By pairing a hybrid wind turbine’s battery with a wind-forecasting algorithm, wind farm operators might be able to guarantee a specified amount of power output for nearly an hour. If this pairing is possible, then integrating intermittent renewable energy might become much easier and lower the cost of wind power.
It’s difficult to determine the actual cost of renewable energy without understanding how much energy storage is needed in the first place. In the past, the focus has been on creating inexpensive batteries that can store wind power at night for later use.
However, if the renewables are deployed quickly and the solar and wind resources are different in different areas, these large batteries won’t actually be needed for decades. So, more practically speaking, smaller, more affordable batteries make it possible to use renewable energy for a large fraction of the power on the grid.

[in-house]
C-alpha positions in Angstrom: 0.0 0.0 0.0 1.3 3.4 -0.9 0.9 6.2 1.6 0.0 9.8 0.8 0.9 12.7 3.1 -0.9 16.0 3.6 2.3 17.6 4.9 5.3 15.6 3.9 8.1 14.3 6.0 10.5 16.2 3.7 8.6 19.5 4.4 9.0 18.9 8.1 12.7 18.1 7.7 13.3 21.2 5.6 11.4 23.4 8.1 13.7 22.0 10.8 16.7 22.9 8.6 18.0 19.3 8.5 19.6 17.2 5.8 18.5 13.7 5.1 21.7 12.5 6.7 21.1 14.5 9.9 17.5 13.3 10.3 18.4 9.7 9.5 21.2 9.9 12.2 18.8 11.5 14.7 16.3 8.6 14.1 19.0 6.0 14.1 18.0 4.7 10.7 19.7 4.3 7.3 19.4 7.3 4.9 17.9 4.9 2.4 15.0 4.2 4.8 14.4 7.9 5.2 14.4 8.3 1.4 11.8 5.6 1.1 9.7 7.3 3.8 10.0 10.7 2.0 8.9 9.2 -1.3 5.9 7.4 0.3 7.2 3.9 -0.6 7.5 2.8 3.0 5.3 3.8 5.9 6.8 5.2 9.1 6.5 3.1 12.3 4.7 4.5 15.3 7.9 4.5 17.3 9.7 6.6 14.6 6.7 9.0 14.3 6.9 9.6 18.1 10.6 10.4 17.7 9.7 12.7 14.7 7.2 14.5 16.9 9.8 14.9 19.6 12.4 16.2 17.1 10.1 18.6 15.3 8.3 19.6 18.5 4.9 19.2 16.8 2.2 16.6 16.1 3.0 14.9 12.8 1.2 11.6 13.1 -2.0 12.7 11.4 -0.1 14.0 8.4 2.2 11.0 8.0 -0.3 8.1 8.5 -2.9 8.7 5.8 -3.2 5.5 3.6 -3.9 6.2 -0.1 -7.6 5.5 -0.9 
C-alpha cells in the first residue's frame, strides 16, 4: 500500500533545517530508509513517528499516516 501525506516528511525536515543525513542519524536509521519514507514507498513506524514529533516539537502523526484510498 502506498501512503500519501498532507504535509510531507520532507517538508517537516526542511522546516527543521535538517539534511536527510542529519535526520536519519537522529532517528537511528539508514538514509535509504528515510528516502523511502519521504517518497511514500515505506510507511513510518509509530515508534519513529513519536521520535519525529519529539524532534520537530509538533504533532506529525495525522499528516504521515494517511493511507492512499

When relatively little renewable energy is on an electricity grid, fluctuations in supply can easily be absorbed without any battery storage. As the amount of renewable energy on the grid increases, existing methods for coping with variability are critical. Otherwise voltage problems or even blackouts might occur. The exact point when renewables become a problem depends on a host of variables. Often, renewables account for 20% of the grid capacity without causing trouble.